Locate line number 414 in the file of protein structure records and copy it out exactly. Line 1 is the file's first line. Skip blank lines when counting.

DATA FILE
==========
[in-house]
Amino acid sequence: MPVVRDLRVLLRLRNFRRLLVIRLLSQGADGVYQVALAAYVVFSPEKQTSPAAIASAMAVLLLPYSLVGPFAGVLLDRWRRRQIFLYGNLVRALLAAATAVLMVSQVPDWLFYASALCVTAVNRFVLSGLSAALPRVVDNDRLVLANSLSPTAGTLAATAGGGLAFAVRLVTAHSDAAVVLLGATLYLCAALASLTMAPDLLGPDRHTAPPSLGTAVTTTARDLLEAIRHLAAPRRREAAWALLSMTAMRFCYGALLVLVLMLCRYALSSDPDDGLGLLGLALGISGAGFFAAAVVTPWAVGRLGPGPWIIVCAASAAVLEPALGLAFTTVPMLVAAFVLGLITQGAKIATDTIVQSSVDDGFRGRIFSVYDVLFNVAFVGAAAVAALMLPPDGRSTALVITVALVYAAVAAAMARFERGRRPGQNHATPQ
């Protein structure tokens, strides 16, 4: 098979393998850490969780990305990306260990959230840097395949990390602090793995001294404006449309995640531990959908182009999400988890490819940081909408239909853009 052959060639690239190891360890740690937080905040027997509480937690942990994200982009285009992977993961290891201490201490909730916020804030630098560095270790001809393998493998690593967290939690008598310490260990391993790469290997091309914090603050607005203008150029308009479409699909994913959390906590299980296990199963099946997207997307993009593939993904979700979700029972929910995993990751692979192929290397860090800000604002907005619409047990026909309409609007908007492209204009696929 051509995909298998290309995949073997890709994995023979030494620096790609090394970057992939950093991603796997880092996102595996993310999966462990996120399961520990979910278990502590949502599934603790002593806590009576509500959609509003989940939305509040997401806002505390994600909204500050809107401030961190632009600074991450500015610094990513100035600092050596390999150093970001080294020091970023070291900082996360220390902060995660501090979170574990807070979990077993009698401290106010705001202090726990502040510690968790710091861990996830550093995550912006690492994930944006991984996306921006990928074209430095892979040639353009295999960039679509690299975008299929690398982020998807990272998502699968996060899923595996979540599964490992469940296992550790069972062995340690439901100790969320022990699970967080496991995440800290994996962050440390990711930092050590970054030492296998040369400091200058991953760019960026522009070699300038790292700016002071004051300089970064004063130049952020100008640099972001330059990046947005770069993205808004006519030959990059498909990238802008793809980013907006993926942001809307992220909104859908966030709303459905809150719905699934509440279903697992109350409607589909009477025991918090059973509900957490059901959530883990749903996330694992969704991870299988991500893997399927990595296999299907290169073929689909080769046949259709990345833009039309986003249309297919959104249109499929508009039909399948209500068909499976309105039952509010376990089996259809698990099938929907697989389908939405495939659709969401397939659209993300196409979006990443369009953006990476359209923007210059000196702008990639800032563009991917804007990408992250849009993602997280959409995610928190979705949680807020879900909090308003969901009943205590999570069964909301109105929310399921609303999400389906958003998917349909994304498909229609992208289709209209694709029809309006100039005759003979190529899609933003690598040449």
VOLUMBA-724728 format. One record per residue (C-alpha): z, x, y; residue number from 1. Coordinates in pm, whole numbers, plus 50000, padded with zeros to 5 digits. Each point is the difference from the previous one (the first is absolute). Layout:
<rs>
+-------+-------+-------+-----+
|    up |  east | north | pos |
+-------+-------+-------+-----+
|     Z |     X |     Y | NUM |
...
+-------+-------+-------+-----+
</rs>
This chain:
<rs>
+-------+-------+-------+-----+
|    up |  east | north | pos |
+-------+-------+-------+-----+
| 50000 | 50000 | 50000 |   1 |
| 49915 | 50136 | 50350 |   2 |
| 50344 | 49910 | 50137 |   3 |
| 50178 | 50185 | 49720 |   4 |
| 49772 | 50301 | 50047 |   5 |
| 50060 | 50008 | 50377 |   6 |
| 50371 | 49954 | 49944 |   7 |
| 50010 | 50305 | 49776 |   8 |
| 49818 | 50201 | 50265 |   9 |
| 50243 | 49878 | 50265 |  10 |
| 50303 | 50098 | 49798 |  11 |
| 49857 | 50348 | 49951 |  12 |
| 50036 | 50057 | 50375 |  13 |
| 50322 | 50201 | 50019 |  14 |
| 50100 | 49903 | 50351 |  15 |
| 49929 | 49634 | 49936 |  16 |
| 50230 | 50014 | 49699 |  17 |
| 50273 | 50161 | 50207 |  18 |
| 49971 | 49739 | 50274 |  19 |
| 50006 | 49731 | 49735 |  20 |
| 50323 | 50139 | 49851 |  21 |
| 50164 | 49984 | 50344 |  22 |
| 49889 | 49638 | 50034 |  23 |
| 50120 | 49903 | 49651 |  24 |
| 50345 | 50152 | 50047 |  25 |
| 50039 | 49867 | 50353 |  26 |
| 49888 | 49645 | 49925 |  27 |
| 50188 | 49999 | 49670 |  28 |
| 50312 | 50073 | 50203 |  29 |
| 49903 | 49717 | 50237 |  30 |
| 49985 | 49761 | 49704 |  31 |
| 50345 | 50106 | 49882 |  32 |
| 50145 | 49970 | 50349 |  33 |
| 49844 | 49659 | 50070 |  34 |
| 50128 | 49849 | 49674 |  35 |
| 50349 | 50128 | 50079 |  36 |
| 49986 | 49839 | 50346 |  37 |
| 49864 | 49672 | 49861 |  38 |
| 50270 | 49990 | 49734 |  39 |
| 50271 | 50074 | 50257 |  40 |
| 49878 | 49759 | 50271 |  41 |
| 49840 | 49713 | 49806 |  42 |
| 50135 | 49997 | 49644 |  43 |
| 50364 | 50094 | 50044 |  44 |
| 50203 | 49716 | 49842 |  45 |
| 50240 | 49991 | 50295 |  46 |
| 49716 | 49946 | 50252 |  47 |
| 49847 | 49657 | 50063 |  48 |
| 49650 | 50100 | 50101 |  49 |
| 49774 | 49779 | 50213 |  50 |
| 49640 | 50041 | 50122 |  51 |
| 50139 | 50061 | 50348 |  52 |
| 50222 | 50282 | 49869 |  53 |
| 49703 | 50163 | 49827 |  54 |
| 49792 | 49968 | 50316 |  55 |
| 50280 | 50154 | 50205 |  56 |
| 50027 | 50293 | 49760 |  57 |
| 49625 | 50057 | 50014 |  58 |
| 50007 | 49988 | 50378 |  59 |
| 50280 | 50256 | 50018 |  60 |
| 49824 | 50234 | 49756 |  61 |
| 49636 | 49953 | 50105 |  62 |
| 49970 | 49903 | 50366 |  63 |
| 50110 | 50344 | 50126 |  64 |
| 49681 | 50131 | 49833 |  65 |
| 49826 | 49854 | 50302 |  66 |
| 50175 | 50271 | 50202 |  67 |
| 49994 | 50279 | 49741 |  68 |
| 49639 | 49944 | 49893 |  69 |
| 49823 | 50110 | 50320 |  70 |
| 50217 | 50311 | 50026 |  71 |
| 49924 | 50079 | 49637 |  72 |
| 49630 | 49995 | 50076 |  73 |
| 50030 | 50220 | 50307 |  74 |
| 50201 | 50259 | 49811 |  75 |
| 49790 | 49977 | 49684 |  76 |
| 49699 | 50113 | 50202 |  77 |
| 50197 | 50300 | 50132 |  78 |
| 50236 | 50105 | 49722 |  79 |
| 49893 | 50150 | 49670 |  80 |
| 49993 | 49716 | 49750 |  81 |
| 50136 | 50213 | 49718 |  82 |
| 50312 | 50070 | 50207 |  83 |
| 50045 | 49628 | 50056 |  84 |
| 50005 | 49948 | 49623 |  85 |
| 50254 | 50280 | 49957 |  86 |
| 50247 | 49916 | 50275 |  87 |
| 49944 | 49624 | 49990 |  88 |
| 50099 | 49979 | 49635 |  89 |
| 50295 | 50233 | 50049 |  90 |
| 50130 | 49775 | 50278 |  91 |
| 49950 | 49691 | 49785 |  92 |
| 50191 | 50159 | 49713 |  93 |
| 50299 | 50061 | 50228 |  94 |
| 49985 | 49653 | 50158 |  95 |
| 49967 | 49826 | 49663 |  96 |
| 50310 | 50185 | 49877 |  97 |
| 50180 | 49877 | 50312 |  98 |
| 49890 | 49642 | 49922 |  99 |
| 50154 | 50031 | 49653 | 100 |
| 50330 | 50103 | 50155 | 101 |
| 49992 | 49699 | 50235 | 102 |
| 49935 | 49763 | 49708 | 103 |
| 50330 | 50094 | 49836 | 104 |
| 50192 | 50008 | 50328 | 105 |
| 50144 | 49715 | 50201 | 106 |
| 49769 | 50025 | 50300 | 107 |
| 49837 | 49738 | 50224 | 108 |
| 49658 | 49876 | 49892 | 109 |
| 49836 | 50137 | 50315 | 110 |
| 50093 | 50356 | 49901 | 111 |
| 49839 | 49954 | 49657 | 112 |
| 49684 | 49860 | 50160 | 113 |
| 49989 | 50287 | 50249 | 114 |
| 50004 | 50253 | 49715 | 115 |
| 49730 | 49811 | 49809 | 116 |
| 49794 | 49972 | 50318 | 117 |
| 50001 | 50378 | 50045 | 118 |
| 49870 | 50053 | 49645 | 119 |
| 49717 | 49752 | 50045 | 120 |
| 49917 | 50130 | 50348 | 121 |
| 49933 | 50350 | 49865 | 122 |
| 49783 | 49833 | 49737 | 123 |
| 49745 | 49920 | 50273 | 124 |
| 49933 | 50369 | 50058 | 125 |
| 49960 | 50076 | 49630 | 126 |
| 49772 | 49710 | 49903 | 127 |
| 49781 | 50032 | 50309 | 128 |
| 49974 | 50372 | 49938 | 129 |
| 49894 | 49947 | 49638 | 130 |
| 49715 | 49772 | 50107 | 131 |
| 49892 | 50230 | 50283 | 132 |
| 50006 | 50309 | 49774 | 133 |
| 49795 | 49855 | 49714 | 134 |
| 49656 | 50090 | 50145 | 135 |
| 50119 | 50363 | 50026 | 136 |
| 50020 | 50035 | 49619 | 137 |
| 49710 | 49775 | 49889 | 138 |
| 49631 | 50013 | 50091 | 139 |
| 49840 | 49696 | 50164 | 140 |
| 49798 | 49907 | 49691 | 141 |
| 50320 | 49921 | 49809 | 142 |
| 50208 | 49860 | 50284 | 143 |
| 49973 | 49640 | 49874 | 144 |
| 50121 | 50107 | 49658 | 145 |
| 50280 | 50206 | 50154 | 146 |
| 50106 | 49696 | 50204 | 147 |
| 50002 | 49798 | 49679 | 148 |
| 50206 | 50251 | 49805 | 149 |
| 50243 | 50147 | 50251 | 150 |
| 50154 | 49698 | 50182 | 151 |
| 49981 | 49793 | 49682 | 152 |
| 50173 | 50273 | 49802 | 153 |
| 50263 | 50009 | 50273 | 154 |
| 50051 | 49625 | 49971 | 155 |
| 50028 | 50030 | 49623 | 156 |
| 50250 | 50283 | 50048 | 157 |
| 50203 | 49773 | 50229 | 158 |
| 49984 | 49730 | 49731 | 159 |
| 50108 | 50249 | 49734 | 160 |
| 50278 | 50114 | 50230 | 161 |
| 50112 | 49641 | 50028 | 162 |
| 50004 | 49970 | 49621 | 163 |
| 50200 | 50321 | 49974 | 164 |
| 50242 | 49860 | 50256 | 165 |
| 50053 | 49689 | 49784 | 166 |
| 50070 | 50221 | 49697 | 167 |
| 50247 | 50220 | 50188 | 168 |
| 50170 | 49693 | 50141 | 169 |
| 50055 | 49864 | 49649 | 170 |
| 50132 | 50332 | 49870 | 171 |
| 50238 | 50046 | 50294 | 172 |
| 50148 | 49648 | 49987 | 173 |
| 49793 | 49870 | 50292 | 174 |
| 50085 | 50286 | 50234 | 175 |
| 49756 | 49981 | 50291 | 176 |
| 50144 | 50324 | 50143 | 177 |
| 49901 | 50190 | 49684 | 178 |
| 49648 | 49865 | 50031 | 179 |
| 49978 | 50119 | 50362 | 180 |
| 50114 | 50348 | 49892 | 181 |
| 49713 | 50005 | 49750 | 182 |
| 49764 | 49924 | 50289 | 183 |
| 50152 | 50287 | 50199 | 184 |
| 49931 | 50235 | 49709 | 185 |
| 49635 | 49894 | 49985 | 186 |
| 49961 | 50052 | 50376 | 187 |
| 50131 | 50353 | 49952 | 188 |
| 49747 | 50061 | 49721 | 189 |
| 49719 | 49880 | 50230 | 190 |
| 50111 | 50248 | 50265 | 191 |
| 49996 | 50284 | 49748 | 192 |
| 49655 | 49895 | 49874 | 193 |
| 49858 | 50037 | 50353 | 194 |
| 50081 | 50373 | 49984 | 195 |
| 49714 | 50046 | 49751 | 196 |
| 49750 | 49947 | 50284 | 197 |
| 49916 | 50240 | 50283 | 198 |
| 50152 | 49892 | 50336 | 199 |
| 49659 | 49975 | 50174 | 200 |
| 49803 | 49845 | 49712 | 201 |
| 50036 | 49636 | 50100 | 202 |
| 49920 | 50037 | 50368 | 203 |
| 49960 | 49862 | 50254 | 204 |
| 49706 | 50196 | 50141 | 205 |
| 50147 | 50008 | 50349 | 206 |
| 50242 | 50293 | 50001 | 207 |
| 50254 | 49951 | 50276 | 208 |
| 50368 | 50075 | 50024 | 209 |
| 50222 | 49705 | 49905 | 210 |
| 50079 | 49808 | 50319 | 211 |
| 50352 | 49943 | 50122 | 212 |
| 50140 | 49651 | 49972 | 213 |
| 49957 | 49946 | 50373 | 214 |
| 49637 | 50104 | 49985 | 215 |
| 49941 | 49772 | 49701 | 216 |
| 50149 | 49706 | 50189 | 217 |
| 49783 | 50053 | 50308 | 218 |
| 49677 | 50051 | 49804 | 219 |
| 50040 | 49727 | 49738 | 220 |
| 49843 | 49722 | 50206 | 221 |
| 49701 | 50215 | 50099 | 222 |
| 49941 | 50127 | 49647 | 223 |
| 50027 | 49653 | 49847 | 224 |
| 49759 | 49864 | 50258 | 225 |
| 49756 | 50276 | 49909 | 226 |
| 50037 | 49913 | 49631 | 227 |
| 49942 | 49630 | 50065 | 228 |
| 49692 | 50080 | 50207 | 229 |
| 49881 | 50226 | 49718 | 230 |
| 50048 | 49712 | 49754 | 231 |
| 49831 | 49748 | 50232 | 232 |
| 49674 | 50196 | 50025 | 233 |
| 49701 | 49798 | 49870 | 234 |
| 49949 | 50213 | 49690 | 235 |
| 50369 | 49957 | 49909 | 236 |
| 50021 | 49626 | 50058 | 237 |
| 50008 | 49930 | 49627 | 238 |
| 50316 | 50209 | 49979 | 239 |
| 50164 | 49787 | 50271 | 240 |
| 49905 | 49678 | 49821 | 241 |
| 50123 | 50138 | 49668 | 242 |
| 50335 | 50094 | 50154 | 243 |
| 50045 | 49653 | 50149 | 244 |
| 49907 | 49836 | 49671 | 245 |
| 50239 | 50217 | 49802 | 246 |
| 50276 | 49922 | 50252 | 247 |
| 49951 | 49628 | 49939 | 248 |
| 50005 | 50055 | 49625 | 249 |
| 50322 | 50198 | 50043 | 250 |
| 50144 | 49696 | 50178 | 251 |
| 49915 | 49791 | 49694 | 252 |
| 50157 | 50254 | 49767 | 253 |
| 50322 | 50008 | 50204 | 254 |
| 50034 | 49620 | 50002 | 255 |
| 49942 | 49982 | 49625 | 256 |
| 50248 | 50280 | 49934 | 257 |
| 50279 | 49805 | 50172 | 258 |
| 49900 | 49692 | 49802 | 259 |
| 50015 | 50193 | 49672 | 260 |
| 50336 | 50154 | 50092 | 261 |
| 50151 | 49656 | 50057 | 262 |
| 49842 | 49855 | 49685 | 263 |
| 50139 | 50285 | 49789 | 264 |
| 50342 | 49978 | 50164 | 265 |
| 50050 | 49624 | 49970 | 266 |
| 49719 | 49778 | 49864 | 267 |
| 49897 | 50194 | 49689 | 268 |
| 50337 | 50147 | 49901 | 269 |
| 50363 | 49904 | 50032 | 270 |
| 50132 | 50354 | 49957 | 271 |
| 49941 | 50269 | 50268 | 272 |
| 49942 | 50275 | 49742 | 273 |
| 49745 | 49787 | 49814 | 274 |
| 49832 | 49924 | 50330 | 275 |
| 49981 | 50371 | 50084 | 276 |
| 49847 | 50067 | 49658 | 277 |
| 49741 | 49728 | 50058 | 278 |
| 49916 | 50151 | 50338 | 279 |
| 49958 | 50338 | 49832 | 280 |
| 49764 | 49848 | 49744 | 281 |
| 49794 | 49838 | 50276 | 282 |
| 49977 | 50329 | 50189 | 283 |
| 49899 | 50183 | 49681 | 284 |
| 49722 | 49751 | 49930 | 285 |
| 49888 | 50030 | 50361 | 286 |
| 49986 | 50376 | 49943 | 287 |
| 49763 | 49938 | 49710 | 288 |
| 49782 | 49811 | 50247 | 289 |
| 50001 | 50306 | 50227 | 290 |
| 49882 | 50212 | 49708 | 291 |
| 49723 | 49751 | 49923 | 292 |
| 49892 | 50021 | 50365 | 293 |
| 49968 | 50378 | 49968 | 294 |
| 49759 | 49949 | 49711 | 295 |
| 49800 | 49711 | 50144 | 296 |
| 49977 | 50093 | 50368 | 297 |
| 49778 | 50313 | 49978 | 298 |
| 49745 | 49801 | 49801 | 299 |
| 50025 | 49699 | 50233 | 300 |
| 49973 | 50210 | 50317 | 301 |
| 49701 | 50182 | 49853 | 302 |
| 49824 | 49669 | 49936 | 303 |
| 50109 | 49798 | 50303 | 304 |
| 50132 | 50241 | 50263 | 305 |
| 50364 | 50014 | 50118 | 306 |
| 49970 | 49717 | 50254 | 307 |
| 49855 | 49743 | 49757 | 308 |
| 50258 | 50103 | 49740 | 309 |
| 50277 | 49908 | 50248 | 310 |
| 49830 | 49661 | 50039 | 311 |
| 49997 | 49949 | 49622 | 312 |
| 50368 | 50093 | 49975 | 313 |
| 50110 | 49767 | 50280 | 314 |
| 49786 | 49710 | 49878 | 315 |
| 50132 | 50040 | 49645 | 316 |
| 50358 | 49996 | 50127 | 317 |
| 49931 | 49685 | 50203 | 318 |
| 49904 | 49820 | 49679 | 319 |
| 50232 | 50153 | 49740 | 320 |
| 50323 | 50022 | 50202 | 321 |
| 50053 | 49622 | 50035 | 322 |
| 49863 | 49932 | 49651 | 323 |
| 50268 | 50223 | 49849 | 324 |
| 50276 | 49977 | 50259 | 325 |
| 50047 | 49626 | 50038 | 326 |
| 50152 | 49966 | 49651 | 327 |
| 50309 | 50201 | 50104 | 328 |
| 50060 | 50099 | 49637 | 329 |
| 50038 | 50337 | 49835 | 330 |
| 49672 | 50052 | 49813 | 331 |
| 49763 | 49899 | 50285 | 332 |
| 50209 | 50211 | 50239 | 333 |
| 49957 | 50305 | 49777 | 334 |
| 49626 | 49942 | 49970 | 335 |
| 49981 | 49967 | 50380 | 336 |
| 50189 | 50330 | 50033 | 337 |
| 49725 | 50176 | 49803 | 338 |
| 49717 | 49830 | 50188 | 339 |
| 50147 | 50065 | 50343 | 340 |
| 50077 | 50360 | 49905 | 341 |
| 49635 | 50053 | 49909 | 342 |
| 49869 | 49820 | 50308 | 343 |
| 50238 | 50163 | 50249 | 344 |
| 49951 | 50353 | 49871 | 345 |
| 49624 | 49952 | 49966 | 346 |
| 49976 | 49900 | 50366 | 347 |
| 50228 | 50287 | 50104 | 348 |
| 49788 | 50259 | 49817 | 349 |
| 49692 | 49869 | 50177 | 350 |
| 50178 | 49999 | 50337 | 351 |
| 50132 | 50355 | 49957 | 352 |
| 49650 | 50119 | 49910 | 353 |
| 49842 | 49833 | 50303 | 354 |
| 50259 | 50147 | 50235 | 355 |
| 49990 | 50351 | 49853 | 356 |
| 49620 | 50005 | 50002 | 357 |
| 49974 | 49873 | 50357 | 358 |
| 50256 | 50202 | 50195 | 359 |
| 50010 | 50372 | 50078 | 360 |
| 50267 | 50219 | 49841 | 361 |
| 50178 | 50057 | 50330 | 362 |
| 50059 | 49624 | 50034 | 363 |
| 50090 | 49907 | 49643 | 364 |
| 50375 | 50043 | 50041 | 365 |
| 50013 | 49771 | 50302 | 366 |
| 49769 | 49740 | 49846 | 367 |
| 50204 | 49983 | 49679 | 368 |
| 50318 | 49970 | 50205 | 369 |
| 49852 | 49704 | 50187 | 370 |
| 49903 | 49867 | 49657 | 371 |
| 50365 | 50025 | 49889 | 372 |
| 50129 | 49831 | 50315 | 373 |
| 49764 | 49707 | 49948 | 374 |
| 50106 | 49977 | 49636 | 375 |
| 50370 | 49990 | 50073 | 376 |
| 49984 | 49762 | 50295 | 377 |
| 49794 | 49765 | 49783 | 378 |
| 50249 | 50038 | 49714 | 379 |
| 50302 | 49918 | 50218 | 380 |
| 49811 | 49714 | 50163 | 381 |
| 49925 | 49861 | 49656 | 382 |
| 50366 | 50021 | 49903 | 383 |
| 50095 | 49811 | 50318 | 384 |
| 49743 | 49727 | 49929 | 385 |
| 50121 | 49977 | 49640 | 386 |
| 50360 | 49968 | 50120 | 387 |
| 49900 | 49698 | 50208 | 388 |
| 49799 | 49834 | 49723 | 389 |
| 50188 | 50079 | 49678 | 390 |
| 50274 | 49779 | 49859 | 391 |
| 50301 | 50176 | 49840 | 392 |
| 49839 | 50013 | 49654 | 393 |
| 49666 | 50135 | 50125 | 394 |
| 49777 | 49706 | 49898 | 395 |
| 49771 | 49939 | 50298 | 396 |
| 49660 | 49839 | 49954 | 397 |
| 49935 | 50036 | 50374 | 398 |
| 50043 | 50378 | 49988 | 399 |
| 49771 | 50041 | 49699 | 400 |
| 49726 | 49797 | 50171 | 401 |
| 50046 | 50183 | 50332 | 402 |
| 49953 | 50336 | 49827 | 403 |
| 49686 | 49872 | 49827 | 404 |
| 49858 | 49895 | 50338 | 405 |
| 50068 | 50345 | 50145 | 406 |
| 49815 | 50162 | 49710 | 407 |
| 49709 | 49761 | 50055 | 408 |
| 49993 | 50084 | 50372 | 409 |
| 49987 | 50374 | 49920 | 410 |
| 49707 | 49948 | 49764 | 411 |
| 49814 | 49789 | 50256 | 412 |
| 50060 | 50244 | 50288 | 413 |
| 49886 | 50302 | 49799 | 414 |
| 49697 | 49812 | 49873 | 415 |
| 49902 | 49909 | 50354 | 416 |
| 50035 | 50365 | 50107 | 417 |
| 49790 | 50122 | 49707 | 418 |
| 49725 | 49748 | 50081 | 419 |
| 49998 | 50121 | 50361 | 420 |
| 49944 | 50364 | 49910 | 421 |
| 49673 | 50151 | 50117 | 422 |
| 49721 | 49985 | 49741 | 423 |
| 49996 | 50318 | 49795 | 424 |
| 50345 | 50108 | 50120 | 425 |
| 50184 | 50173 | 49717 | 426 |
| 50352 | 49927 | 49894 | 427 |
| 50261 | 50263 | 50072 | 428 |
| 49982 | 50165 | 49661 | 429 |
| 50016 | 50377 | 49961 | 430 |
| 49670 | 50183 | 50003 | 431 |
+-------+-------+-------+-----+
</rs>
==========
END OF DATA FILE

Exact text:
| 49660 | 49839 | 49954 | 397 |